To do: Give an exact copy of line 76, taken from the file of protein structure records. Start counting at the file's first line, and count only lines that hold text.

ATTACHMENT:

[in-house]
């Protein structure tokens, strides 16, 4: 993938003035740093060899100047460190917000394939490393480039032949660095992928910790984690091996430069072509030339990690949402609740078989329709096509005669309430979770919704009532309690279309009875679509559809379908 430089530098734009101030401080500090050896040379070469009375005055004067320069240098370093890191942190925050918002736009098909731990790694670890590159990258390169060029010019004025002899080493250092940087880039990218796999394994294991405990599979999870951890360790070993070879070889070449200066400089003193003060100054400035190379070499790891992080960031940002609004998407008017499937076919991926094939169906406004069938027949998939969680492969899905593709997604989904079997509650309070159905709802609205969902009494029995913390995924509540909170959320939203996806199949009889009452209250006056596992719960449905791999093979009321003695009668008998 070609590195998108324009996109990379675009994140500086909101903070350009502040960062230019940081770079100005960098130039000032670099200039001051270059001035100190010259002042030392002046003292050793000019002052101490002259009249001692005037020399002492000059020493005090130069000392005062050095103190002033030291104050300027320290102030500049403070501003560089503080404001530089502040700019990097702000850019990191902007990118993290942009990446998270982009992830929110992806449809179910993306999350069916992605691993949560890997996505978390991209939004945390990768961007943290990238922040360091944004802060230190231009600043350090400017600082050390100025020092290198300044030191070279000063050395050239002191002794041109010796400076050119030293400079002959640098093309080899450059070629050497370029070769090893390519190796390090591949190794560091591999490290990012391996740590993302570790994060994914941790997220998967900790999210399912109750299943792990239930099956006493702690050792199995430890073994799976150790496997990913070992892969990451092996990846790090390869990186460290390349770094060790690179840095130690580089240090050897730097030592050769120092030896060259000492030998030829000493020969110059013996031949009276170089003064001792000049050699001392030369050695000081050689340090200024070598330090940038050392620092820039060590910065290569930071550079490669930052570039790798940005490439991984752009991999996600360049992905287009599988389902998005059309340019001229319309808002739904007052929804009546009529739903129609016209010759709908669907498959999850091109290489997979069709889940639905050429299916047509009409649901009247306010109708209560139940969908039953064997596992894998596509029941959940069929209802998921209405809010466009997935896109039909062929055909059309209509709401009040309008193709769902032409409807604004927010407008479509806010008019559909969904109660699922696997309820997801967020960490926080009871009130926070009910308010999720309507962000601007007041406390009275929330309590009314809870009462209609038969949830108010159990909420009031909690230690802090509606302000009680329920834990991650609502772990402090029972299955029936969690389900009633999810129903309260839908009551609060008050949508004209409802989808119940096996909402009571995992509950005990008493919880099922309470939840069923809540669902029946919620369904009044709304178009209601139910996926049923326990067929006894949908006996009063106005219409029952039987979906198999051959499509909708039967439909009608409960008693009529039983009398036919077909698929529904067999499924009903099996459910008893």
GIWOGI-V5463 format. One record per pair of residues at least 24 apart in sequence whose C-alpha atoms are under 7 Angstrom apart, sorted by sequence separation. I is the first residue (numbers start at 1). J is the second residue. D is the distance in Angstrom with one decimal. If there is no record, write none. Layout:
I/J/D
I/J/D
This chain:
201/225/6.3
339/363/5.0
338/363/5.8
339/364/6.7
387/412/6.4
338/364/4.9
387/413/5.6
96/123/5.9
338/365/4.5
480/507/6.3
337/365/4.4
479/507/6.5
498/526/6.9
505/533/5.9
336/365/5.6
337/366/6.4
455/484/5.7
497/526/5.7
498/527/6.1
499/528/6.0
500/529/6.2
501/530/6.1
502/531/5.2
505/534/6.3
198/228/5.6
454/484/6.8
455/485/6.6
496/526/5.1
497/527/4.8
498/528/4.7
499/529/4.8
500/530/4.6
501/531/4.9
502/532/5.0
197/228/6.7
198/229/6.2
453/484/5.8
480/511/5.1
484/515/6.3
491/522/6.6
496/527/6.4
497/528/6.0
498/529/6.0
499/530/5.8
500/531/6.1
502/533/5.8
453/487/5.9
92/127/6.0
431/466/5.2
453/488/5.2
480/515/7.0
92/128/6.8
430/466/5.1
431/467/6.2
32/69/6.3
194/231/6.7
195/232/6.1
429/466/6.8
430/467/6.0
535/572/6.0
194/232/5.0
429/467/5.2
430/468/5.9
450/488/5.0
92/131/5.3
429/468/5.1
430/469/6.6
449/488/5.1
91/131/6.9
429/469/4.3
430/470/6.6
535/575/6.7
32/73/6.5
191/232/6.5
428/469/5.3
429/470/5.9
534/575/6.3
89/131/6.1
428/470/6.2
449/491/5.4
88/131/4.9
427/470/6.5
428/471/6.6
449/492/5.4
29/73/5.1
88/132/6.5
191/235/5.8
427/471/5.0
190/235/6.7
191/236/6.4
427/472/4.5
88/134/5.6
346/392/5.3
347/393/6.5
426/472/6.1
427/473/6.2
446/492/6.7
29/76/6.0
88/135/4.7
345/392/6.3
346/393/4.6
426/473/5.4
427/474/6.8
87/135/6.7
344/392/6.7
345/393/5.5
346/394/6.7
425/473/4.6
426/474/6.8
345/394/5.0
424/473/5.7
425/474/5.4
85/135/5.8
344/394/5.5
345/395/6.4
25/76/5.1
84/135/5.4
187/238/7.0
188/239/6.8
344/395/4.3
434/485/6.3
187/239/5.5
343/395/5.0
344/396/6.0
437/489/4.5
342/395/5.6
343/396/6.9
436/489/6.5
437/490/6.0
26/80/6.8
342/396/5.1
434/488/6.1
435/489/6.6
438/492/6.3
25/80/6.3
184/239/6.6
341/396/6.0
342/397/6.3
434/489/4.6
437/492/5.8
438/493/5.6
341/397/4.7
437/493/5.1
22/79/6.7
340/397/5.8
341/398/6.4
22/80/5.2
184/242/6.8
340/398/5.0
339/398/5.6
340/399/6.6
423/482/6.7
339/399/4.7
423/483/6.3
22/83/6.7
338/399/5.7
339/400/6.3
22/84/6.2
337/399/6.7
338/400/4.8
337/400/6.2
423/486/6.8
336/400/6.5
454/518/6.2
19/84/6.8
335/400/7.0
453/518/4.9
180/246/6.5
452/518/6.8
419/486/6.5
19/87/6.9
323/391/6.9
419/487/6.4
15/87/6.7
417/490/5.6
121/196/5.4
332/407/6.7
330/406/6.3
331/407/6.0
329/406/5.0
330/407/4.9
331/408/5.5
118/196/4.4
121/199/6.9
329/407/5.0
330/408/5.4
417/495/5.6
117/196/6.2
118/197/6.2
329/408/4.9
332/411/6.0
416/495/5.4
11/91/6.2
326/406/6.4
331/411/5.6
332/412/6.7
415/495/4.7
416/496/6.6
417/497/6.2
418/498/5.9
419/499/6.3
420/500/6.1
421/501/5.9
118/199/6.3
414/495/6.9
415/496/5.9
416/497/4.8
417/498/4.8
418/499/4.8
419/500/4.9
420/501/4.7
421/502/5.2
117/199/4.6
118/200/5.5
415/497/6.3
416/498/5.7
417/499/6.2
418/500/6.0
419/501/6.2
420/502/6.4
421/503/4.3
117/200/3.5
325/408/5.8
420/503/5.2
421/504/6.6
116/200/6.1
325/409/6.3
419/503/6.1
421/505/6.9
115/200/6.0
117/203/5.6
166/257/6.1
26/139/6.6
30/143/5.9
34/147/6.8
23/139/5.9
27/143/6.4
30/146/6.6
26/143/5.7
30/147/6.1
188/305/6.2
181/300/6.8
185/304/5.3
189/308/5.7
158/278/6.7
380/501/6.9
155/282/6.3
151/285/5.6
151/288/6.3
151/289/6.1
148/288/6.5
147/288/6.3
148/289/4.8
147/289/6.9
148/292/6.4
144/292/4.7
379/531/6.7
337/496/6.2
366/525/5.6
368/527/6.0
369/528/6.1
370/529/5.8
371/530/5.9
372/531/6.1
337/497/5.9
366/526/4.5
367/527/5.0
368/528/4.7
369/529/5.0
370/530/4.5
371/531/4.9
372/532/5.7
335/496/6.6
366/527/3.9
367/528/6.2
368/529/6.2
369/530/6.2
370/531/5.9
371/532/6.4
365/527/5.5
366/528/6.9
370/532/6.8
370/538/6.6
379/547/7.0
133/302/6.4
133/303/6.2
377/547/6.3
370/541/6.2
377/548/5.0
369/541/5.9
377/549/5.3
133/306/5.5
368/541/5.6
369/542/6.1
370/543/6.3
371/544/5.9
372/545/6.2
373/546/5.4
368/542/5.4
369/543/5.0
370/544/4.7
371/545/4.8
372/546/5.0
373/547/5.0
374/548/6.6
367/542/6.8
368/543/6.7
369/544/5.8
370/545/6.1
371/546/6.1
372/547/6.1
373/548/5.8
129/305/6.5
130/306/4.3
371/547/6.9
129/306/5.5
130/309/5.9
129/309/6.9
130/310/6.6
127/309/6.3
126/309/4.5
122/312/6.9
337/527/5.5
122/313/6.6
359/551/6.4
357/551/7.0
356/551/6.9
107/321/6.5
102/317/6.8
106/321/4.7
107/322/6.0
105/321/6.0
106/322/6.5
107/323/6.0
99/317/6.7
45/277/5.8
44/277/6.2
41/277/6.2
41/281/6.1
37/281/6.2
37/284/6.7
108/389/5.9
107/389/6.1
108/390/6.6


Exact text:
429/469/4.3